Friday, October 17, 2008

1worldspace bankrupt - The long slow decline

WorldSpace, Inc. (NASDAQ:WRSP) has announced (at last) that it, along with its U.S. subsidiaries WorldSpace Systems Corporation and AfriSpace, Inc. have filed voluntary petitions for reorganization under Chapter 11 of the United States Bankruptcy Code in the United States Bankruptcy Court in Delaware.

The WorldSpace Board of Directors unanimously determined that Chapter 11 reorganization was necessary for the Company to engage in an orderly process to raise sufficient funds to repay its senior secured and convertible notes by means of either a sale of the Company or its assets, or a recapitalization of the Company.

WorldSpace says it will continue to operate its business and manage its assets as a ”debtor-in-possession” under the jurisdiction of the court and in accordance with the applicable provisions of the Bankruptcy Code and the orders of the court. The holders of the Company’s existing senior secured and convertible notes have agreed to provide, subject to the satisfaction of certain conditions, a “debtor-in-possession” financing facility of up to $13 million for a period of 90 days in order to facilitate a sale transaction. The financing facility is expected to enable the Company to continue to pay salaries of critical employees and continue operations which are critical to preserving the value of its core assets through the term of the facility.

So who's going to buy it and how did anyone value this system as worth 13 million? Lets face it, since launch, Worldspace has done nothing but enjoy a long slow decline. They provided an audio-only platform too late to many markets where video was already dominant, and pay-radio to areas with no-tradition for paying for radio. Perhaps the biggest failure was their inability to provide an electronic programme guide of what was on. The marketing hype in the early days "serving 3.2 billion people of the world" and claiming the satellite could be received in cars was just beyond belief. They made an aborted attempt to service Africa with Pay-Radio, but the radios they offered were too expensive (10-30 times an analogue FM set), and the mini-satellite dishes had to be on window-sills or outside on a balcony. If you put the dish outside the sun either destroyed the plastic (UV made it brittle) or the rain got it.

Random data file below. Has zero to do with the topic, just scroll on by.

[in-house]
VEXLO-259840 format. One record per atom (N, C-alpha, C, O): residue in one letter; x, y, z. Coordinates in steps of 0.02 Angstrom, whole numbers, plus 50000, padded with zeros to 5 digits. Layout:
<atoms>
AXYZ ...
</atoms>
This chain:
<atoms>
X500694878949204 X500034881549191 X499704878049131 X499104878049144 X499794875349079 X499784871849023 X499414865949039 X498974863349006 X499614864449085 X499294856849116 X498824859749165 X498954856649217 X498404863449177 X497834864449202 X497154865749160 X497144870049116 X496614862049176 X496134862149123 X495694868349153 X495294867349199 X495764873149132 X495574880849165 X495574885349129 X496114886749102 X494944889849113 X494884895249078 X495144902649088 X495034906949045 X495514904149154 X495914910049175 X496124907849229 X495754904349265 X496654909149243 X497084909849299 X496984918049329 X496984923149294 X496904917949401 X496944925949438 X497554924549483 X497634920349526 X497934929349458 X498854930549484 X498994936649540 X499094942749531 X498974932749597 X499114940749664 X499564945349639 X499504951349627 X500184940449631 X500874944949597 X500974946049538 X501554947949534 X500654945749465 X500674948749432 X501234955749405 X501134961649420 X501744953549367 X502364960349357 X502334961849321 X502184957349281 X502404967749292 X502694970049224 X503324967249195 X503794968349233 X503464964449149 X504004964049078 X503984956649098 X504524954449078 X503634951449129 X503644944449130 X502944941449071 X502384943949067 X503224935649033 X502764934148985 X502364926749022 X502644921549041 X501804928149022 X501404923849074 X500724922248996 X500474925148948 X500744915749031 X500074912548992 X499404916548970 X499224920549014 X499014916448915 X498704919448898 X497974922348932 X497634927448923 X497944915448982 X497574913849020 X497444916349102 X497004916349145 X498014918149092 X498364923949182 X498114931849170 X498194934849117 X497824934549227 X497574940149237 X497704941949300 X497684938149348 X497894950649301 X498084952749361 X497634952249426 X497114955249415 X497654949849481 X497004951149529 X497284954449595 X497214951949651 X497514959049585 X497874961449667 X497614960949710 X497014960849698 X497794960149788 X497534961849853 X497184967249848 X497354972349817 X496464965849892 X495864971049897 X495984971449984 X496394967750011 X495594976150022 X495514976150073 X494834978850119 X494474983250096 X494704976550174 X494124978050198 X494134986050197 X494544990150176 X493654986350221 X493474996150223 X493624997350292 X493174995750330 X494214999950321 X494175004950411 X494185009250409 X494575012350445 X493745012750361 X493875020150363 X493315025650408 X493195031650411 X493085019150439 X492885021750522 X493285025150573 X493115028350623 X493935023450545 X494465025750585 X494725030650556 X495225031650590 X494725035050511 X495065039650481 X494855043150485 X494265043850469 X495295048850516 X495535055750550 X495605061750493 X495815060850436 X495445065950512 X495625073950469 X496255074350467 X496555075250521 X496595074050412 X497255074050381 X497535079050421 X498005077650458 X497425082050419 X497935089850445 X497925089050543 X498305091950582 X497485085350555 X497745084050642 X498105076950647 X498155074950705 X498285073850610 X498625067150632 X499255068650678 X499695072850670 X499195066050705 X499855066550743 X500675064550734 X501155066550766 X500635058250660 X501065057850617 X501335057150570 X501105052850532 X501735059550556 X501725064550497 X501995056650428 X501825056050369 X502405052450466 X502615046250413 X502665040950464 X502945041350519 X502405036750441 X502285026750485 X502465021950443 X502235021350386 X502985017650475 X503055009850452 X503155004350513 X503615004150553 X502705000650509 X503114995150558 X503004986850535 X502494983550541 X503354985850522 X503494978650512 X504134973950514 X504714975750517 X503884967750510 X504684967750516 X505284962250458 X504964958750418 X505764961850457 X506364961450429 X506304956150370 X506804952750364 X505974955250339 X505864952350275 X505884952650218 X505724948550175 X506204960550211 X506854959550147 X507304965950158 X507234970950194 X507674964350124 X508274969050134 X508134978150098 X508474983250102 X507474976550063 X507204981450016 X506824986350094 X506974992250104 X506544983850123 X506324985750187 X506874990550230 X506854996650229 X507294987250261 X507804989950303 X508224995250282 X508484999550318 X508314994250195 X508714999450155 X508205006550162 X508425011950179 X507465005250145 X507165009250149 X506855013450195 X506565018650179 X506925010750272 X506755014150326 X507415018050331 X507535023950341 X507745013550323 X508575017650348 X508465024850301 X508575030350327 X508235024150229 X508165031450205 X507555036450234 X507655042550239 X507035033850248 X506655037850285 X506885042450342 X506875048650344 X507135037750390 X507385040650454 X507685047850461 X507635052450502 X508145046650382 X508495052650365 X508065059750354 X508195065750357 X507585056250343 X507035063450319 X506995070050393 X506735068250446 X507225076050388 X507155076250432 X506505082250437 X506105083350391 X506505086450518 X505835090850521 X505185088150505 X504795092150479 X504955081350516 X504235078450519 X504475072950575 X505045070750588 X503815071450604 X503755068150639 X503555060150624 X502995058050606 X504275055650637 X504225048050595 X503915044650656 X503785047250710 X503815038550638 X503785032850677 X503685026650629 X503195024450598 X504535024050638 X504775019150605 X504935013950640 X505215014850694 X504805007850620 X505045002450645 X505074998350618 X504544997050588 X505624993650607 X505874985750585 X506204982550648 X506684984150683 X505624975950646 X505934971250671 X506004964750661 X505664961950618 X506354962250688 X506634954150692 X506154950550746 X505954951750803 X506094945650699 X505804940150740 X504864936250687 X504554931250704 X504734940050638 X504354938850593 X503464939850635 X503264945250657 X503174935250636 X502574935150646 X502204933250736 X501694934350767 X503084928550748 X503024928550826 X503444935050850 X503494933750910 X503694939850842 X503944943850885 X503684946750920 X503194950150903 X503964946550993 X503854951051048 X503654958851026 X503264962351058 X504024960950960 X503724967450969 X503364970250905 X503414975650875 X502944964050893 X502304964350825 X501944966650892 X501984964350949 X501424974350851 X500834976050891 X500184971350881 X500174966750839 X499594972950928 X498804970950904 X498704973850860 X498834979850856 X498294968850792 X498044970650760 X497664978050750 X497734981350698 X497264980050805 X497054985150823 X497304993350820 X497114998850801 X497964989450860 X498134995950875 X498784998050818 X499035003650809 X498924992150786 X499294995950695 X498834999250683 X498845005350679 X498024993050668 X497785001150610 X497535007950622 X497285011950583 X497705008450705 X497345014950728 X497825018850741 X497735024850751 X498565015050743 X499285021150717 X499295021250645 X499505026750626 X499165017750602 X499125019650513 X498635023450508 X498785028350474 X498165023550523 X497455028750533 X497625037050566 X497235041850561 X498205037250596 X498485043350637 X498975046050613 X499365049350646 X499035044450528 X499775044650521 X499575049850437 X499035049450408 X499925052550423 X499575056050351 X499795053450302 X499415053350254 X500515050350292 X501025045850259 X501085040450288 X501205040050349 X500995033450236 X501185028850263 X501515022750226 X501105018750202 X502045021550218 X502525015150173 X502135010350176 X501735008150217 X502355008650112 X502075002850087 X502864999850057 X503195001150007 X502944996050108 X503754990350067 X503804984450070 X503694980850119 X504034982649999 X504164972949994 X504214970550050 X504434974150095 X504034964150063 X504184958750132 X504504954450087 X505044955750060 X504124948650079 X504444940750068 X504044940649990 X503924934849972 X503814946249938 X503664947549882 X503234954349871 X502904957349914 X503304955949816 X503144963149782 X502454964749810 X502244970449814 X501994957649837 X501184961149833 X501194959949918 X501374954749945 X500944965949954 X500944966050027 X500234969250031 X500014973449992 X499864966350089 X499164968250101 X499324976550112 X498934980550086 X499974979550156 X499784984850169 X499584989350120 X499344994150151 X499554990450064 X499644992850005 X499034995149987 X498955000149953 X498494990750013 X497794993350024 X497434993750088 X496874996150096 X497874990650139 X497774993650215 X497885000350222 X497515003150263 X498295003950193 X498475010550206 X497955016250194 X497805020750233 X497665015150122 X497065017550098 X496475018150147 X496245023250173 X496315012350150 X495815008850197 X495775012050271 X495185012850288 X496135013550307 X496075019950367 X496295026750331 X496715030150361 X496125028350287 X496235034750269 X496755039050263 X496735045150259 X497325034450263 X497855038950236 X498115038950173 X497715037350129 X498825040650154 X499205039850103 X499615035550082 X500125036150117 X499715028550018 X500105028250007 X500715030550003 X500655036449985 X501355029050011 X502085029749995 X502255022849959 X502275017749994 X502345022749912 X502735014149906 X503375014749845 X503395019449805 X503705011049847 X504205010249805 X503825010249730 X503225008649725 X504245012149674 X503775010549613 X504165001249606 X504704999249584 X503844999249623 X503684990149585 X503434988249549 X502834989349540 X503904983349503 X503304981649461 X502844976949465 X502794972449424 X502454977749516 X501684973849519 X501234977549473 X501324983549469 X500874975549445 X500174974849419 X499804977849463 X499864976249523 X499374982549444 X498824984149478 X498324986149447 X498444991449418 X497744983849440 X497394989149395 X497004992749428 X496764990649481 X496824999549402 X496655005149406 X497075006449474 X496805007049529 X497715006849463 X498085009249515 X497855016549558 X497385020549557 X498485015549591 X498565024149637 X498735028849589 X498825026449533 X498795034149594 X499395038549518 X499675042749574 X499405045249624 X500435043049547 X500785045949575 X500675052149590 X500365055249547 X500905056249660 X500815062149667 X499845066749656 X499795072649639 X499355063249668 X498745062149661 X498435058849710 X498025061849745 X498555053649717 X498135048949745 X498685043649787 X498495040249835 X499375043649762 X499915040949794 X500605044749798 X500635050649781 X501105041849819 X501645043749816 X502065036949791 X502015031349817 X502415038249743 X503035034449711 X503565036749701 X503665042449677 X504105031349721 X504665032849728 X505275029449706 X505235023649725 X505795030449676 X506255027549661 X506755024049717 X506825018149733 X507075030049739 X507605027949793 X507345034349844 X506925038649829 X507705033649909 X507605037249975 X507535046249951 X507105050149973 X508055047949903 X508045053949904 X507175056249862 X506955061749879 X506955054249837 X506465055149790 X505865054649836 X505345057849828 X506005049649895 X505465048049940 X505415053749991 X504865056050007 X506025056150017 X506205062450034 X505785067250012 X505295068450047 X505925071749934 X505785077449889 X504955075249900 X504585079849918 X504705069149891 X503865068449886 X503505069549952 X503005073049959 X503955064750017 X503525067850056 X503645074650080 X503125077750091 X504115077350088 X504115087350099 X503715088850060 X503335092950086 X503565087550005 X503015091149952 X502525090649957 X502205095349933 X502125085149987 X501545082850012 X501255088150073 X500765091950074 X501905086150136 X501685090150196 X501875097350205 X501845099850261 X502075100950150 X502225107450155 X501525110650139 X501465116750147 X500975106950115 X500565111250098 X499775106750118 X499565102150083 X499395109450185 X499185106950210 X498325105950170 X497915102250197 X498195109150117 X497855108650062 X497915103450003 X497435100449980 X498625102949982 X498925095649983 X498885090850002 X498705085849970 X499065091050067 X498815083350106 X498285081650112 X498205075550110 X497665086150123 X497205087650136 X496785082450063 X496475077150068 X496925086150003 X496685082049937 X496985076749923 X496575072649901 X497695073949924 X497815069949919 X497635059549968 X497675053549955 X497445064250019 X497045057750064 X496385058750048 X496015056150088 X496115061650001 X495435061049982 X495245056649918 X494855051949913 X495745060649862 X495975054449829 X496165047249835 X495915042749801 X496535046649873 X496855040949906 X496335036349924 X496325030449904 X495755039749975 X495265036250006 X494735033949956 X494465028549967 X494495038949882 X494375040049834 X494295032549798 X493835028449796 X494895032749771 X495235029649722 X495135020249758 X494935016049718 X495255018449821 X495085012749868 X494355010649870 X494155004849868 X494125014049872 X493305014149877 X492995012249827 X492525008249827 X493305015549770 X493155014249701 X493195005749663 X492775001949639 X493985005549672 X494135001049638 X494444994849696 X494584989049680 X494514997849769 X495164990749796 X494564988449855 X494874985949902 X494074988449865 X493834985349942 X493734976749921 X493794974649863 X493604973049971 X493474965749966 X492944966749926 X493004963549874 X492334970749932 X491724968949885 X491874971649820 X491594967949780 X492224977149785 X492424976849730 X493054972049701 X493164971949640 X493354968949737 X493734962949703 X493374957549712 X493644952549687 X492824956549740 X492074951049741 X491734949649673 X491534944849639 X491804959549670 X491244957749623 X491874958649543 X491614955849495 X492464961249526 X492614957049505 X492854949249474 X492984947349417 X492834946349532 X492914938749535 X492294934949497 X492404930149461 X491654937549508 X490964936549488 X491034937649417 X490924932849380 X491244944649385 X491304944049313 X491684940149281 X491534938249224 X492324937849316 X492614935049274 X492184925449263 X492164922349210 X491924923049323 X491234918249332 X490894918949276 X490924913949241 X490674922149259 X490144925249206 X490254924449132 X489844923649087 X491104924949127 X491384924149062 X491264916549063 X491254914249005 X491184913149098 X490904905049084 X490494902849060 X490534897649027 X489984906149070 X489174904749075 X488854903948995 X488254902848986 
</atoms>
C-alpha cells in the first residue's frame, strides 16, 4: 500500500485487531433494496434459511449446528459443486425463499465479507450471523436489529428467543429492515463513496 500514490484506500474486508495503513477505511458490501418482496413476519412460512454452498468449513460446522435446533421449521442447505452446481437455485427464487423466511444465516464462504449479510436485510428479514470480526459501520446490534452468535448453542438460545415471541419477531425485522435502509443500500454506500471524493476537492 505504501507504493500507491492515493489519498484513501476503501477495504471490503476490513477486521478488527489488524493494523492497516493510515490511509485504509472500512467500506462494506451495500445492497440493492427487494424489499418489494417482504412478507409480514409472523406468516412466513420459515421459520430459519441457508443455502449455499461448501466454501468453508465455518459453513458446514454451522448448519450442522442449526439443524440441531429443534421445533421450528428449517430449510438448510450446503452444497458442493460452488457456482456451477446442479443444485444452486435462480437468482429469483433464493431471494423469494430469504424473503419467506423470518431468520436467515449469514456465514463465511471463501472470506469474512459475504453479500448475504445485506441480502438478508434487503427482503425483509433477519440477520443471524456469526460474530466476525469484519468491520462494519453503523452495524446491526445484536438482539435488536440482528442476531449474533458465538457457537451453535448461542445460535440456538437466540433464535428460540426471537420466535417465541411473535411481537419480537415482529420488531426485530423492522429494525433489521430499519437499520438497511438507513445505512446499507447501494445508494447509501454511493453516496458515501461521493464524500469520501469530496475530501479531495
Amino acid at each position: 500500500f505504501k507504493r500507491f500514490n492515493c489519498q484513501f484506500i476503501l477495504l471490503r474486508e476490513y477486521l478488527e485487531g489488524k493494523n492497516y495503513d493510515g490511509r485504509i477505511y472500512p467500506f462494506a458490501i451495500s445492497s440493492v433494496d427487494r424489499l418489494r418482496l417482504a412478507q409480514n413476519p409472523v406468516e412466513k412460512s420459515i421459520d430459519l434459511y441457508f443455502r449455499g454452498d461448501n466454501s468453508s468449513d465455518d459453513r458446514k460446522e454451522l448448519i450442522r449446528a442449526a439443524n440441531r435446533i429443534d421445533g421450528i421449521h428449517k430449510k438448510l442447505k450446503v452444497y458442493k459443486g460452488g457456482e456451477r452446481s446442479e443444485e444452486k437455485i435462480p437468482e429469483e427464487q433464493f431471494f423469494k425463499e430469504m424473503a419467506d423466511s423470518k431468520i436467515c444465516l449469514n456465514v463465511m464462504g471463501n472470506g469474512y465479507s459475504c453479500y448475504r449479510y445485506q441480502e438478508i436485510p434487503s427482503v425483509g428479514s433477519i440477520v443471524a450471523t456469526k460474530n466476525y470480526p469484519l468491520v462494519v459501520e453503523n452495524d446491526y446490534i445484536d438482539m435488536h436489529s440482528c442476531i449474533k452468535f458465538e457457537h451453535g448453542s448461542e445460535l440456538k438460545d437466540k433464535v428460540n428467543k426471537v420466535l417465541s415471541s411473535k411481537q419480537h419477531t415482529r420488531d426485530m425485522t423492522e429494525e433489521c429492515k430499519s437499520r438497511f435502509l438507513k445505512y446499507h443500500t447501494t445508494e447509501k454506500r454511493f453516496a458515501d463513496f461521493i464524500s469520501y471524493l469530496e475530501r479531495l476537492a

I am using the past tense. In theory, 1worldsapce can pay its bills and get out of this mess. I cannot see this happen in practice. Show me one successful radio station that has built its business plan on distribution via 1Worldspace! Please! Sadly, there isn't one, because the business model was flawed from the start. There is no such thing as international local commercial radio.

And as for providing more radio to Italy in 2009......

WORLDSPACE expects that, beginning in late 2008, it will begin broadcasting throughout Italy with 40-50 channels of commercial-free music, news, entertainment and sports programming, 24 hours a day. WORLDSPACE plans to use the most advanced digital audio technology available today (MPEG-4 aacPLUS v.2) and the service will be promoted extensively via all the media as well as other in-market activities.

WORLDSPACE's programming will include an innovative, unique channel exclusively dedicated to FIAT GROUP AUTOMOBILES, its dealers and customers. For the first time ever, an automobile manufacturer will have a radio channel through which it will offer both promotional and customer-assistance services.

Are FIAT cars so unreliable that they would use a satellite radio service to offer customer assistance? Help...I'm confused. The nonsense continues...

Beginning in late 2009, FIAT GROUP AUTOMOBILES will introduce WORLDSPACE satellite radios as factory-installed (OEM) optional equipment on certain of its Fiat, Alfa Romeo and Lancia models. In addition, FIAT GROUP AUTOMOBILES will be able to offer WORLDSPACE portable satellite radio receivers to its customers through its aftermarket channel.

Probably not anymore.

Oh, and I see Sirius has let 50 staff go this week as the credit crisis rips into the US tech and entertainment sector. That was on the cards for some time.....but Sirius is another story. Would I recommend anyone to invest in the satellite radio business? No. Have not met any project yet that did the proper market assessment and provided people with what they wanted at the right price.
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